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During a storm, a landslide on a clearcut slope clogged a tributary of the Salmonberry and created a temporary lake. Then the dam broke, and a wall of water tore downstream and wiped out the road bridge.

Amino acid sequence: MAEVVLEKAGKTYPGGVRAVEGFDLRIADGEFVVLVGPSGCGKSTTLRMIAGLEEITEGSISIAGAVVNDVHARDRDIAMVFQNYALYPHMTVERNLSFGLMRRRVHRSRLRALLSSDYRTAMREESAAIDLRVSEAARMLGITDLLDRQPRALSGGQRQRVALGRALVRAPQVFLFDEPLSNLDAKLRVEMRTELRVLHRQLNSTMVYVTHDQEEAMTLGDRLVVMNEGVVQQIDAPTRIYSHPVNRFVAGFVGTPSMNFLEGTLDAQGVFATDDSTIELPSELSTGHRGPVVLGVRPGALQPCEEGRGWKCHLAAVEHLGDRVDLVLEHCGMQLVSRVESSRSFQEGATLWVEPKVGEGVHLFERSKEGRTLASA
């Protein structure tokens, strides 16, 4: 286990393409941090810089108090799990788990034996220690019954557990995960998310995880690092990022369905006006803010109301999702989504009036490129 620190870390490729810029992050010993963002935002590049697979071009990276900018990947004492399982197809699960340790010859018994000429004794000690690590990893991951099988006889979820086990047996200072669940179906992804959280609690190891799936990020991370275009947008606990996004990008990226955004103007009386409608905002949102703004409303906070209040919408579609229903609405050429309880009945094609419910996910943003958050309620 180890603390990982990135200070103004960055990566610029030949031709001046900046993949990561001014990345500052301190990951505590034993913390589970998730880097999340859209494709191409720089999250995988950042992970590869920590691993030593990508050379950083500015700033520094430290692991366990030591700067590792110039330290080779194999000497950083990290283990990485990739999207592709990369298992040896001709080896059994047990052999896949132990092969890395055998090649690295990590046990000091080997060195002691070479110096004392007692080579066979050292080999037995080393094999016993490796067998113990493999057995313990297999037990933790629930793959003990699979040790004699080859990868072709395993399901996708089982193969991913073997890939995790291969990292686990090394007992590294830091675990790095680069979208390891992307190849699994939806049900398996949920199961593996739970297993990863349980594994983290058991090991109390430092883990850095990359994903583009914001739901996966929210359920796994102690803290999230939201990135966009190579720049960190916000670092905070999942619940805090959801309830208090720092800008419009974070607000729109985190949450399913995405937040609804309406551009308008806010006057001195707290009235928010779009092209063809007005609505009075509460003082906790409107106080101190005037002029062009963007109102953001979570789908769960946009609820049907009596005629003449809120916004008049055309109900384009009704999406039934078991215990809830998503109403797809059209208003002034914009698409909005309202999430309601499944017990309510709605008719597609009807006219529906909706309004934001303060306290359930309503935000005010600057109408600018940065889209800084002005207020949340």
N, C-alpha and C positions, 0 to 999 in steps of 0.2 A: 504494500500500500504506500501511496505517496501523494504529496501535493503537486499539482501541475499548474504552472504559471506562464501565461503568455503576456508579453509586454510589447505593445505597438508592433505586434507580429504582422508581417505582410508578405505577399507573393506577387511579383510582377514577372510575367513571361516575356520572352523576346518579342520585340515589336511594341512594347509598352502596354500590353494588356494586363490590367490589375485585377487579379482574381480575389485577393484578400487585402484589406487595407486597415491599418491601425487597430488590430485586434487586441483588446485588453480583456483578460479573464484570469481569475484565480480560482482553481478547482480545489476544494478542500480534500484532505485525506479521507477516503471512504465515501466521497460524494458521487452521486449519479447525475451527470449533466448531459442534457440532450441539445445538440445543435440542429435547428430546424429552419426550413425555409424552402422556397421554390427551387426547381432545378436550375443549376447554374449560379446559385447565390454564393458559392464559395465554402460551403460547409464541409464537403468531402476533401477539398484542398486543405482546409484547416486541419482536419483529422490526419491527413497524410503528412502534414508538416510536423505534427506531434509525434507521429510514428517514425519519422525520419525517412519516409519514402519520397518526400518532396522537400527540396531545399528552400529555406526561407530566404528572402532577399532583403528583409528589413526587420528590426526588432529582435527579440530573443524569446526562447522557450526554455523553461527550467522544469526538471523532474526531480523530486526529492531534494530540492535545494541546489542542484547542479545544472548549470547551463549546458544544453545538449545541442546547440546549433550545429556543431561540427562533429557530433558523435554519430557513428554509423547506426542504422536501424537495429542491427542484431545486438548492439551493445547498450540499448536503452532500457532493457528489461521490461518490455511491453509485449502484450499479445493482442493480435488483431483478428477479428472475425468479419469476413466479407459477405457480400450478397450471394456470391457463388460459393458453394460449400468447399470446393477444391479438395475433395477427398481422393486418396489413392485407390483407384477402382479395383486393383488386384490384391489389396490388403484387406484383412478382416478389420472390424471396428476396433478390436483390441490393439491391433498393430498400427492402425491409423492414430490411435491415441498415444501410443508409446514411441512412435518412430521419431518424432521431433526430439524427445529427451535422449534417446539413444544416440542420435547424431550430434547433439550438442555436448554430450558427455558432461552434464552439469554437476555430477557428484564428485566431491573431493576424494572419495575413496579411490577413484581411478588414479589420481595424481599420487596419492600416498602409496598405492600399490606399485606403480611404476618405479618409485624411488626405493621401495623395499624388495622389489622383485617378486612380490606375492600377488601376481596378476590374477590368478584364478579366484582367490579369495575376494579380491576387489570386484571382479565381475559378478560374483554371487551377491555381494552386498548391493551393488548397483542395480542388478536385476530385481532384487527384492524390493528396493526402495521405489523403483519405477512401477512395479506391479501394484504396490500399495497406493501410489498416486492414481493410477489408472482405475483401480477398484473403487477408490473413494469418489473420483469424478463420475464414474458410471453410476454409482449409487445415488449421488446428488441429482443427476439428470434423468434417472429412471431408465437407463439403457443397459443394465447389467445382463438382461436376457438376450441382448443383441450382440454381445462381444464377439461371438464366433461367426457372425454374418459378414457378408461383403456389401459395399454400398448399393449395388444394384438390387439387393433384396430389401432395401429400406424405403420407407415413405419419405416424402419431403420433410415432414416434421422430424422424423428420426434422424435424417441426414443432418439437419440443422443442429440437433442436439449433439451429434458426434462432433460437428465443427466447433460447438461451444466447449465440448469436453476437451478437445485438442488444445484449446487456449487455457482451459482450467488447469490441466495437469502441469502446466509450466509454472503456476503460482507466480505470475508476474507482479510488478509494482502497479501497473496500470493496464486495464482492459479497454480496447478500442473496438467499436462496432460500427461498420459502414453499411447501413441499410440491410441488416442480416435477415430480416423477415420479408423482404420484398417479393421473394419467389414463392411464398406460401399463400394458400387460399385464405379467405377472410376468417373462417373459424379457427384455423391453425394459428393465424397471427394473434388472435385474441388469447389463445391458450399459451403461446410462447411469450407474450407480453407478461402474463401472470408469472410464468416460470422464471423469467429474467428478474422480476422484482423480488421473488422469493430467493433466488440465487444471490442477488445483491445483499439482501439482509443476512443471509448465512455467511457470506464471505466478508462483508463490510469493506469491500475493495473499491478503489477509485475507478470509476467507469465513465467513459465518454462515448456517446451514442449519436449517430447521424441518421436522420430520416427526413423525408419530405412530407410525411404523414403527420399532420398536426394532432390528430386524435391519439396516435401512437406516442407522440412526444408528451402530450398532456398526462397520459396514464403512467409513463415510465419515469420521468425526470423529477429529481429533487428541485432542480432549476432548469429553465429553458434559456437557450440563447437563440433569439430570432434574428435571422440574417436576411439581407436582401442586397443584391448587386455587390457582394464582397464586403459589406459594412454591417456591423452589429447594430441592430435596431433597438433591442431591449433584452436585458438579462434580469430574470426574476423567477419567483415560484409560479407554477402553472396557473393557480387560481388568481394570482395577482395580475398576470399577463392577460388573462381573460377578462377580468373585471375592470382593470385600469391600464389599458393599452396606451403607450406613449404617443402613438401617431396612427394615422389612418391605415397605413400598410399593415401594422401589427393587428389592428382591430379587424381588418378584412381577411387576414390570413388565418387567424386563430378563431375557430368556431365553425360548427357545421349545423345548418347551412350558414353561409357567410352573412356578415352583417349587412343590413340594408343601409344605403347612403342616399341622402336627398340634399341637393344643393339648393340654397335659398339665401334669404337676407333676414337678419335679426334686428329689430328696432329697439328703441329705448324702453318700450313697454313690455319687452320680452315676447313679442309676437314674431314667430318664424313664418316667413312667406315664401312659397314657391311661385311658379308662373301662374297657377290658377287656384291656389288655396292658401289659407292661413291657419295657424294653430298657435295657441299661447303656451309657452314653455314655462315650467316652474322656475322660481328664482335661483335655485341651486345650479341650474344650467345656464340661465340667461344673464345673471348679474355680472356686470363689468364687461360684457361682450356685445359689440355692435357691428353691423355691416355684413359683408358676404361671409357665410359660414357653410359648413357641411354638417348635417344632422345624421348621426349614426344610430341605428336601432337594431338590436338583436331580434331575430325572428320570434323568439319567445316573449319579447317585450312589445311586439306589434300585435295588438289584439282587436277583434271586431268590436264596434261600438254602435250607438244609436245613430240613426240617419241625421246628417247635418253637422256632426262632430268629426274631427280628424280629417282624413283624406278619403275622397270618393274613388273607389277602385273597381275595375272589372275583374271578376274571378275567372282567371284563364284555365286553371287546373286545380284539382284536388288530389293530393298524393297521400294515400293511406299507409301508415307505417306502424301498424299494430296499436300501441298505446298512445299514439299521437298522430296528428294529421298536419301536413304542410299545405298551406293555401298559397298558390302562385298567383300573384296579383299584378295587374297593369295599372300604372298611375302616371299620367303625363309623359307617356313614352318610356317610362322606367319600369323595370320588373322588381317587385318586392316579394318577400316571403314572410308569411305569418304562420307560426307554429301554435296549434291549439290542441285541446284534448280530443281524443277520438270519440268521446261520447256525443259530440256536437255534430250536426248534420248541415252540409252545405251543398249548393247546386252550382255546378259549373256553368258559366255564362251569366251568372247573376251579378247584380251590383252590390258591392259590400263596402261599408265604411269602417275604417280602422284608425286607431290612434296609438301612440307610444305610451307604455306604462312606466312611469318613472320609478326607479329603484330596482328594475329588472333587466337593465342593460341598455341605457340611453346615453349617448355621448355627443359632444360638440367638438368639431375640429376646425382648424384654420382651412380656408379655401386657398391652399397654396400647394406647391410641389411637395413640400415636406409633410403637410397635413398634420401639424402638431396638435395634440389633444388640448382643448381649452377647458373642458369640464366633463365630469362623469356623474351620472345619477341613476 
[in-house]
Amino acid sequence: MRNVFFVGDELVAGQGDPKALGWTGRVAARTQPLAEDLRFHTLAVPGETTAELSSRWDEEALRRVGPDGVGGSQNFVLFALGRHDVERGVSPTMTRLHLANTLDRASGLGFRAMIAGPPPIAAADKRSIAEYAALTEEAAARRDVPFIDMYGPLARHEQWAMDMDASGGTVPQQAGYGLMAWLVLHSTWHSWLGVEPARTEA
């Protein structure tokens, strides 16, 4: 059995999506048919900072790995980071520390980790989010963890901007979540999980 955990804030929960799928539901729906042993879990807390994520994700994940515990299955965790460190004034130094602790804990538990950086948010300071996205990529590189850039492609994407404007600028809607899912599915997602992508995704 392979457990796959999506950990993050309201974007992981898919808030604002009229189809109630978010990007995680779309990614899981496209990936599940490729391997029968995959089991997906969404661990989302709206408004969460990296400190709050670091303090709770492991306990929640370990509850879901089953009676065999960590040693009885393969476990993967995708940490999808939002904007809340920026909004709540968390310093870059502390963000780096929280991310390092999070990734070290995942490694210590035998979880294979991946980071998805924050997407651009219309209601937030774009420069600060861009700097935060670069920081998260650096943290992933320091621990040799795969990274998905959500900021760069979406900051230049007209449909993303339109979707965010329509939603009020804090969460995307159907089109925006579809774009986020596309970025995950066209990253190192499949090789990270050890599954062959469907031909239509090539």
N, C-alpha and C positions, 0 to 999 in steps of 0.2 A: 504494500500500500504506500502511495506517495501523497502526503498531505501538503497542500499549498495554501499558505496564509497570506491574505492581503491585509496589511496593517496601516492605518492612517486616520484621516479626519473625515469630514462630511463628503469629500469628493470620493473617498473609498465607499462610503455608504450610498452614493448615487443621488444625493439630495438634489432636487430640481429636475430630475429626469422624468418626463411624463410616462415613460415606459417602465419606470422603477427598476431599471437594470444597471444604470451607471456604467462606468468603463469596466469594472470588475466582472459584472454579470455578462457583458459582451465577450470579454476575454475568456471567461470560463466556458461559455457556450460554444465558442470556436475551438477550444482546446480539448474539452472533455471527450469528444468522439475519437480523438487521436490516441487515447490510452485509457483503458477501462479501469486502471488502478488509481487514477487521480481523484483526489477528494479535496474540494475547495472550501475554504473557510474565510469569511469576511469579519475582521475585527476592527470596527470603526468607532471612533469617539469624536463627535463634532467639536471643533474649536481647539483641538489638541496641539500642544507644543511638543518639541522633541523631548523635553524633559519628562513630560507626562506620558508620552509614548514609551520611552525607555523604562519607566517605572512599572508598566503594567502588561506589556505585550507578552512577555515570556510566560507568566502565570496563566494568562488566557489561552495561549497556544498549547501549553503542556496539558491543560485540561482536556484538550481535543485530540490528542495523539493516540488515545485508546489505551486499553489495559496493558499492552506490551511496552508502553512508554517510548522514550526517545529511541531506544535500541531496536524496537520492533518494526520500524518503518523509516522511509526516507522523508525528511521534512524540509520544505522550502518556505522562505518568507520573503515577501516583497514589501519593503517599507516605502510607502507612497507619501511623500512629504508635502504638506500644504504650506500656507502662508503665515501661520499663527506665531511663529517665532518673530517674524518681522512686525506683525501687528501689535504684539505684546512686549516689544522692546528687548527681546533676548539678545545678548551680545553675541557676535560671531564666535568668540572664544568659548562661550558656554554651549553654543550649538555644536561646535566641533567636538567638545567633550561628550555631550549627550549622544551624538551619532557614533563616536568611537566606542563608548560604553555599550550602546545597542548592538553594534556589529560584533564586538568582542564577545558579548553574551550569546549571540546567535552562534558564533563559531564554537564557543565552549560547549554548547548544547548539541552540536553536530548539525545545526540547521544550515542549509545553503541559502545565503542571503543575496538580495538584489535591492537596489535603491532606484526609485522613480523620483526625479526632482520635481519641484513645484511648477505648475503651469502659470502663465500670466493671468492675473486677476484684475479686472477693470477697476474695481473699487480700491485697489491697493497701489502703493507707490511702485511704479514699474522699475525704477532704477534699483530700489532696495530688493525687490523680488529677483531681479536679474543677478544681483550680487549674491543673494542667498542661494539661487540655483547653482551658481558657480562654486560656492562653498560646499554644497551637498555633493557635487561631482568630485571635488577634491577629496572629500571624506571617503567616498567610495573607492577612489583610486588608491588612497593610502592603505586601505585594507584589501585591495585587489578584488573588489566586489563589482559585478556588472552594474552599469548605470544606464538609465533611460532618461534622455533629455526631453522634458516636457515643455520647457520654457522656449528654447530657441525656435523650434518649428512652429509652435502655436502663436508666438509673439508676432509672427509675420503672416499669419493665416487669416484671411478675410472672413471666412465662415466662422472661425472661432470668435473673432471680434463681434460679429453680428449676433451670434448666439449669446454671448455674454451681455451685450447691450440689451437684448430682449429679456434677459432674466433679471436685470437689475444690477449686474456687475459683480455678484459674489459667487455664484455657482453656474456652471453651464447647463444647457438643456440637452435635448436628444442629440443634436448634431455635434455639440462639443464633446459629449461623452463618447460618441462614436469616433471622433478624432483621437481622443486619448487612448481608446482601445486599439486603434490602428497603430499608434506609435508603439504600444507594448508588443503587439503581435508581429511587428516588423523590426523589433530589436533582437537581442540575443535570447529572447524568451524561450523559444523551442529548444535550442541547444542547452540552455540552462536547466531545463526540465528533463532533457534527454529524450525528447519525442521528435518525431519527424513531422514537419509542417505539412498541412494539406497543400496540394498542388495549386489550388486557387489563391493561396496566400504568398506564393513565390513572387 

the ruined tracks of the canyon we didn’t have much time to ponder our surroundings. We knew that human hands had planted the mountainsides above us. Had we not been clawing for our lives we could have stopped and asked ourselves, “Is this empire of Super Trees a wilderness or a laboratory? Does planting trees where trees were not growing before create a forest? Was this nature, or a glorified field of corn? And is there a difference either way?” It all depends on your perspective. To the forest scientist, the burn is a laboratory. It was the first of its kind. The experimental methods of reforestation developed and evolved here. The studies and gathered data continue to revolutionize forestry. Foresters now know that you must plant different species of trees and other plants to maintain a healthy ecosystem. They also know that a healthy forest is not a uniform structure, it is a mosaic of different ages, species, densities and states of carbon life. To the logger, the Tillamook Forest is a field of corn, ripe for the harvest. It is the mortgage payment and the food that will cover the table every evening. It will build new schools, homes and roads. It is the place to hunt and fish and take the children camping for their first time. The forest will grow back after the harvest, they will tell you, just look at the burn. A forest ecosystem is a response to a million different variables. It is a place no more predictable than the weather, where fire is a typical part of the life cycle. Under management regimes, parts of it must be preserved and other parts must be clearcut to compensate for the suppression of wildfires. That is the catch 22. The forest is a mosaic and the saw is the machine that sews it together. I am still undecided. I wince at the sight of the shredded mountainsides of the American West. I wish that there were better ways to satisfy the demands of the free market with the products of 46